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Old 10-12-2012, 12:32 AM
 
192 posts, read 220,408 times
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Do you think this decade feels different from the 2000's, or even from the 1990's for that matter? As amazing as it is, we're almost 1/3 of the way through this decade.

Obviously, it'll be a bit difficult to find differences between say 2008 and now, but what about compared to 2002/2003? The early 00s still feels like yesterday and very modern to me and many of the fads and trends popular then are still ongoing, but sometimes I'll watch a program from 2002 and think 'damn, this could almost be from the 80s or something!'

One difference I think in the United States is that the national consciousness is much more globalized. In 2002, it was still very easy to think of the United States as its own world, separate from other countries. In 2012 that's much more difficult to do, I think the financial crisis really changed how we view the rest of the world since what happens anywhere else affects what happens here now. That's been true for a while but it really took the crash of 2007 for people to fully realise it imo. The Internet is much more global now as well, in the 90's and early 00's the Internet was still mostly Anglosphere and Europe-dominated.

Another difference I think is that in 2002, there was still a sense of rebellion among the younger generations. Kids used profanity and listened to rap and heavy metal music to rebel, today that kind of behavior is so mainstream there's nothing to rebel against. In fact being clean is rebellious today, remember a few years back when purity rings were a fad? Even the Jonas Brothers wore them. Listening to heavy metal isn't rebellious, listening to Justin Bieber is. There's also a phenomenon where everyone except for 14 year old girls hates 'today's music' and listens only to indie or old stuff which is fairly new I would say.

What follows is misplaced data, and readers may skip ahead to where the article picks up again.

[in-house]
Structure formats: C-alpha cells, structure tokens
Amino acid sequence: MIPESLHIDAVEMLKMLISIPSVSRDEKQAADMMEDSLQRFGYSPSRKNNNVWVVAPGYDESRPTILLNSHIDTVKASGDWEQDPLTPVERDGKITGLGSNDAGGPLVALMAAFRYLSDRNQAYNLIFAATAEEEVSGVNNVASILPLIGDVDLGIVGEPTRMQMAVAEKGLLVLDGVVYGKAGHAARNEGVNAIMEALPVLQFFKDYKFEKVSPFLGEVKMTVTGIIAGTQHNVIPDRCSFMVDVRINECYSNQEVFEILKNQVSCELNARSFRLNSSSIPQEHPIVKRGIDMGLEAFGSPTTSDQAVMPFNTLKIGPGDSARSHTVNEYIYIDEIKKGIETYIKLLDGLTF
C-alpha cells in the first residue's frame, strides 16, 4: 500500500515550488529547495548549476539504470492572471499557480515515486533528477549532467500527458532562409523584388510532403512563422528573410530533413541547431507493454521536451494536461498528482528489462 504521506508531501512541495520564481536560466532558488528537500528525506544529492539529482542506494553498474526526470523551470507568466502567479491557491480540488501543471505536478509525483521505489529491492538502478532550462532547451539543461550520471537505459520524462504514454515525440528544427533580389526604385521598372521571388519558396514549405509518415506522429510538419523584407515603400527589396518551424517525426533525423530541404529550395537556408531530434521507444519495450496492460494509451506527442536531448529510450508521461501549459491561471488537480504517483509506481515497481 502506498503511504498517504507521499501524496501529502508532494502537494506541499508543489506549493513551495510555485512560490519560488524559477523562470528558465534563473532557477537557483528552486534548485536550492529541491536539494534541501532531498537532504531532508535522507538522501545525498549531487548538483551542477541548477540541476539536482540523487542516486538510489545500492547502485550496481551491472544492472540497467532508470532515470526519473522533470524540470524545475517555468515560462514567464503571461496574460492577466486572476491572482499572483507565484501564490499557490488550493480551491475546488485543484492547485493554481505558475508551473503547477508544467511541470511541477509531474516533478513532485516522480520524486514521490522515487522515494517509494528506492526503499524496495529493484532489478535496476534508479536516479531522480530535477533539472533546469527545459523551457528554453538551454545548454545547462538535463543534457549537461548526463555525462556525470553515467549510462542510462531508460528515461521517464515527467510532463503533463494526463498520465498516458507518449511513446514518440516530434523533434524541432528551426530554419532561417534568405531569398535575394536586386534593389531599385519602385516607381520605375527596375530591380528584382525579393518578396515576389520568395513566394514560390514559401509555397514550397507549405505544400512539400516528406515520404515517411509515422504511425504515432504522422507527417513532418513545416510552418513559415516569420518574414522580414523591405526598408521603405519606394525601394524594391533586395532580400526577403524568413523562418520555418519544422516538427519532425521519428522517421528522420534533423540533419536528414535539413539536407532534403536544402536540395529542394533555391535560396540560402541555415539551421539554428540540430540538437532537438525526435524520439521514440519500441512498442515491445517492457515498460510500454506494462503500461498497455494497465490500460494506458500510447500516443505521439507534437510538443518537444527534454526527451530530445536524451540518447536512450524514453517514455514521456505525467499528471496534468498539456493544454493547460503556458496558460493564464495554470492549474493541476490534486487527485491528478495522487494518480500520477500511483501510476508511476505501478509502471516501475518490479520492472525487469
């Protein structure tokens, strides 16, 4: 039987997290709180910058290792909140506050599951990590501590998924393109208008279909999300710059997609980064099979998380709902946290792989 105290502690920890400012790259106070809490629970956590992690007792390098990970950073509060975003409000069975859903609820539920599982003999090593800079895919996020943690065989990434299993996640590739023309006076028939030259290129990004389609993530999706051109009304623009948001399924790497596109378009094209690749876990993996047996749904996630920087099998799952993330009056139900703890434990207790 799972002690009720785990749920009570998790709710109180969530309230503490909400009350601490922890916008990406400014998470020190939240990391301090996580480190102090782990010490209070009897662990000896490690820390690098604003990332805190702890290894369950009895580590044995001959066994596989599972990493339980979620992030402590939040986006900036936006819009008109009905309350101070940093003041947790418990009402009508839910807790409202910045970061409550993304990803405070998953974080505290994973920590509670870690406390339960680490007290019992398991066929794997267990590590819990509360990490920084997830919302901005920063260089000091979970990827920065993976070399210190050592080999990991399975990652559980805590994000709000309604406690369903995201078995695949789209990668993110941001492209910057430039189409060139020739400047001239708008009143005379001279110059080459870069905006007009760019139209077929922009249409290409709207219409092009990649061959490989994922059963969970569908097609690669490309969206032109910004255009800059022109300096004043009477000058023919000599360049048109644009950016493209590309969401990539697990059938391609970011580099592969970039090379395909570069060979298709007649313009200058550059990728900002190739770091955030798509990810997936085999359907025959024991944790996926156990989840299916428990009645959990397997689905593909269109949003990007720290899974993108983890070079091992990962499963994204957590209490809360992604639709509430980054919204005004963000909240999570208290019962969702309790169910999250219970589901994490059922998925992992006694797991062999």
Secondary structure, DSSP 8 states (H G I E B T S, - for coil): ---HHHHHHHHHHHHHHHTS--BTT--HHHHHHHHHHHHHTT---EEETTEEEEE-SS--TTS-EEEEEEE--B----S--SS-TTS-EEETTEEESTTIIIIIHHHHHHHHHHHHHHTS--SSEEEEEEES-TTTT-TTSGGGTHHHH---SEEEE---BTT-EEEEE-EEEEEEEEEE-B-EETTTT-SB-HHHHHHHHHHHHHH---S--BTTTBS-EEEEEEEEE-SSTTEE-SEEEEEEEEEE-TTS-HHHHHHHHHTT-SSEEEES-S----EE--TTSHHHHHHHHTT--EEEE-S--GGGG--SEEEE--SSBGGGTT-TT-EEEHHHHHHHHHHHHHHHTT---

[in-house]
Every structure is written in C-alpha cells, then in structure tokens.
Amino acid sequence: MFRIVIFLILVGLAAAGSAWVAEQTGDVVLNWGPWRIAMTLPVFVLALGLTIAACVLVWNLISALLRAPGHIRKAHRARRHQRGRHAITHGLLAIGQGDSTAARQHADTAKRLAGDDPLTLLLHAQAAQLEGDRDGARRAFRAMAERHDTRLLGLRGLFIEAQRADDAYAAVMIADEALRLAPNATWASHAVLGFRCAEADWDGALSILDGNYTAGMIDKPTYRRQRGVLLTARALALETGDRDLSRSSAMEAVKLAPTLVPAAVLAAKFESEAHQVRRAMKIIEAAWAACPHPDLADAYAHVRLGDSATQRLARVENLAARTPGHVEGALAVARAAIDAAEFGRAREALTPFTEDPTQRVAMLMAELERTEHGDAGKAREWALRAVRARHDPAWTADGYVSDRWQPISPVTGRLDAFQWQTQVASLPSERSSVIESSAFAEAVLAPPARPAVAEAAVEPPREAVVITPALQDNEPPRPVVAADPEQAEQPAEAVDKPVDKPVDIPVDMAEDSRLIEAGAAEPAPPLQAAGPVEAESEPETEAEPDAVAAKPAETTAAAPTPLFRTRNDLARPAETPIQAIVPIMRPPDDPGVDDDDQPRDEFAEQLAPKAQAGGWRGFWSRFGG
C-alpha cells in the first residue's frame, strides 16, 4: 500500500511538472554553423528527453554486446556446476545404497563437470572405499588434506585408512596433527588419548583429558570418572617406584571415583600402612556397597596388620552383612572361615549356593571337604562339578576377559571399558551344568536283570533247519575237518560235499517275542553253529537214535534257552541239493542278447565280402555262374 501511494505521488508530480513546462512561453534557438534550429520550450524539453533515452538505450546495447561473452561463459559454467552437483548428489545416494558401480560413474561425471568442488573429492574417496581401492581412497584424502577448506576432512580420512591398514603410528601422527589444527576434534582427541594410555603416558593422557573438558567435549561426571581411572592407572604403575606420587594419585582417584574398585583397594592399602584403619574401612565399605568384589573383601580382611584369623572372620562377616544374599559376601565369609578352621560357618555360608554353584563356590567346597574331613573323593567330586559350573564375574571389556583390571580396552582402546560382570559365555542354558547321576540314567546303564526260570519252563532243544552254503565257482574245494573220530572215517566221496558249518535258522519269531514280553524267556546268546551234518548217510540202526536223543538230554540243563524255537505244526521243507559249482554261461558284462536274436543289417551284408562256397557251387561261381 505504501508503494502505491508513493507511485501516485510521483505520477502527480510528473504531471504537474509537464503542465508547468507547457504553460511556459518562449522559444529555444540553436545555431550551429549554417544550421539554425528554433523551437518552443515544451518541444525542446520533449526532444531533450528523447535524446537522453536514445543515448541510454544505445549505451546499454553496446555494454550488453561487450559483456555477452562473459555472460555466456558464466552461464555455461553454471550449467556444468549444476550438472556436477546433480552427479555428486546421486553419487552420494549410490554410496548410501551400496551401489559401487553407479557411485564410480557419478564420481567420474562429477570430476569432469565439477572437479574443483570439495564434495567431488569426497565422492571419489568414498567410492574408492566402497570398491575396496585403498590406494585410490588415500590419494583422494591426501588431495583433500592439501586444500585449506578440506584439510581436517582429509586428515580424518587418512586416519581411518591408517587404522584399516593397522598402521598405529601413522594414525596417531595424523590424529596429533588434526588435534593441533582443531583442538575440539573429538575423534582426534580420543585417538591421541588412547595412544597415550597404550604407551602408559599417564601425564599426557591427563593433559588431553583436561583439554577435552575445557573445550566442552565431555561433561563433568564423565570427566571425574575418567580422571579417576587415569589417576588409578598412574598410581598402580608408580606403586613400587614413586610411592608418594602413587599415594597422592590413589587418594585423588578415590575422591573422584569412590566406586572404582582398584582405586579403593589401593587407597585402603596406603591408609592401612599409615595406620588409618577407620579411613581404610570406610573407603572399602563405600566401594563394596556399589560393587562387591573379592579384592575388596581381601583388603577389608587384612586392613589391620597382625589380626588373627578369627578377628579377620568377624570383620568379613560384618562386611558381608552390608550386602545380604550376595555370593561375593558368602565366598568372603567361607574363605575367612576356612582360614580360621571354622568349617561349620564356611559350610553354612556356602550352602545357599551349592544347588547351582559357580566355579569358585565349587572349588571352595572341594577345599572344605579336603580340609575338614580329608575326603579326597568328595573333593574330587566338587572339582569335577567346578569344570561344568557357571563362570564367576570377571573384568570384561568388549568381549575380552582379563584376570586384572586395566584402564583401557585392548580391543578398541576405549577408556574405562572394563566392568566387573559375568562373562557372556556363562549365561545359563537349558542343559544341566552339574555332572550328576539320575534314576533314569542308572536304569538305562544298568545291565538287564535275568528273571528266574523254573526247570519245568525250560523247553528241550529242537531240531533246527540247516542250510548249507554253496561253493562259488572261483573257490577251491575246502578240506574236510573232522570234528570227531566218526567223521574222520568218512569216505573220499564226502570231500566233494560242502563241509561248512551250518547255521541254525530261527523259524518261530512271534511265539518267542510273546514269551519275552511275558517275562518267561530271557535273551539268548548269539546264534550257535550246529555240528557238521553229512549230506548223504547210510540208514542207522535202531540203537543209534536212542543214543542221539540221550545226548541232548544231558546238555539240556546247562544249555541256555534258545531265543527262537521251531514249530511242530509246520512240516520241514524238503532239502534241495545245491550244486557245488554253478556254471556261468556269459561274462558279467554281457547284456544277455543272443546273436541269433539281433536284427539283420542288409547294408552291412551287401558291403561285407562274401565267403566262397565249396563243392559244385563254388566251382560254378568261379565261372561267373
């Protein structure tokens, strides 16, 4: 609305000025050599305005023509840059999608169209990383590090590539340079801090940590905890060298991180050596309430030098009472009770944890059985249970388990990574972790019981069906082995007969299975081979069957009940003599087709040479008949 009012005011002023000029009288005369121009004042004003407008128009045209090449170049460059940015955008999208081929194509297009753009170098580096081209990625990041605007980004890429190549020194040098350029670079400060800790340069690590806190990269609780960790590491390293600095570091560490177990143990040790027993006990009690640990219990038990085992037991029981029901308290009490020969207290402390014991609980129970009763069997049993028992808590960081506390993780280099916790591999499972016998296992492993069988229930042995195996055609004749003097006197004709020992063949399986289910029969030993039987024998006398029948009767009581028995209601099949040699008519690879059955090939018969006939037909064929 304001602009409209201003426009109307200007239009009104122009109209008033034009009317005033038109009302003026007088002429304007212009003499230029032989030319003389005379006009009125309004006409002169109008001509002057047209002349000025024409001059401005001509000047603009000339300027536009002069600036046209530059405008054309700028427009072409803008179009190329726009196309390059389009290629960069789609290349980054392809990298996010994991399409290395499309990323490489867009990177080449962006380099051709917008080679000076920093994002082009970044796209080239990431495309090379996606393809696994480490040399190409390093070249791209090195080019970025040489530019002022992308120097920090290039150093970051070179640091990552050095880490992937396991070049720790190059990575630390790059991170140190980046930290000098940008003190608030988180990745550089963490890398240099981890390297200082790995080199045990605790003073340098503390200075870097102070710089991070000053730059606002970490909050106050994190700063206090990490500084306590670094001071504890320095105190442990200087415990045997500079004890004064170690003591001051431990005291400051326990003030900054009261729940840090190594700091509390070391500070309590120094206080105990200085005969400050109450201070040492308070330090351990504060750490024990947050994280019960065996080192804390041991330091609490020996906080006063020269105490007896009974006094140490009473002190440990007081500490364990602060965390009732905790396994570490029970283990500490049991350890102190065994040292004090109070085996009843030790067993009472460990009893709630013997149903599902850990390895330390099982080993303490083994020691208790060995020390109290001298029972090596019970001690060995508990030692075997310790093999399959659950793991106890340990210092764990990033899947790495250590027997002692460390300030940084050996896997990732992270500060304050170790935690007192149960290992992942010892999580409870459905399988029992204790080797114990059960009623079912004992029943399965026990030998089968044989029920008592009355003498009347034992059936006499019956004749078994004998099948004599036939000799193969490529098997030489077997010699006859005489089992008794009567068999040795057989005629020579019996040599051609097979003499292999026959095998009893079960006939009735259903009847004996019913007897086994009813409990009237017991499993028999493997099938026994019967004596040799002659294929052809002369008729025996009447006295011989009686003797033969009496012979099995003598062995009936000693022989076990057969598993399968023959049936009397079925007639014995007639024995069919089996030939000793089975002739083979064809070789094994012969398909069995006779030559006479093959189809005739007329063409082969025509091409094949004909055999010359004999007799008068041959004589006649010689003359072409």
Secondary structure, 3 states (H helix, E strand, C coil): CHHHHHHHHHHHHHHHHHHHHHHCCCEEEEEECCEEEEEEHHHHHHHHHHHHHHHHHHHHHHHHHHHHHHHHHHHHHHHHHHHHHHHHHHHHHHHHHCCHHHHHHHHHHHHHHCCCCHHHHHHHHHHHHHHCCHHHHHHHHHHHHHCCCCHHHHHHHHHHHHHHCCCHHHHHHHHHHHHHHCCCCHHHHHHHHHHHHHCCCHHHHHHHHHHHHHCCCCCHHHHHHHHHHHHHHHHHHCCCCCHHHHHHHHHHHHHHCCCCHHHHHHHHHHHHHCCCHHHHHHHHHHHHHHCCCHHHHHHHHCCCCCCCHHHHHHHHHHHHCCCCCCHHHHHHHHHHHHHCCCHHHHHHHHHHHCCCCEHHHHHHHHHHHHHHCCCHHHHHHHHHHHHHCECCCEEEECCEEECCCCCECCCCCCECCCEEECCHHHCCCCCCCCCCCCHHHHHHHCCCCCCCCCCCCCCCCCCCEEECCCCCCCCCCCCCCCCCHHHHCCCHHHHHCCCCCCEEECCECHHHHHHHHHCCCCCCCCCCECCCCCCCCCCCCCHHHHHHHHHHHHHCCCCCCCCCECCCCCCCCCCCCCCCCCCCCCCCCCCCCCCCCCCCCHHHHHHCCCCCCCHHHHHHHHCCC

Technologically speaking the changes since the 90's aren't as drastic as the changes from the 80's to the 90's but they're still pretty big. In '02 we still had what I call a 'baby internet', mostly centred around text, GIFs and JPEGs. Video was very slow and audio was mostly primitive MIDIs or WAV files that took minutes or hours to download. Social networking was almost non-existent and most communication was done via email or message boards. Webcams were around but were an absolute novelty and quite rare. Cell phones were still mostly phones though PDAs such as the Palm Pilot were pretty popular. Wifi was just starting to become popular.
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Old 10-12-2012, 08:56 PM
 
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First, how old are you? I'm guessing if you in your 40's, 50's, and 60's, the changes will seem less drastic than if you are in your 20's or 30's. The older someone is, the less they pay attention to music and pop fads, and the more it seems their perspective on decades tend to blend together. For example, my grandparents see no difference between music today and 60's music. They think its all noise. My parents who are baby-boomers think 60's music was the greatest, and anything that came out after the 60's is garbage. Same deal.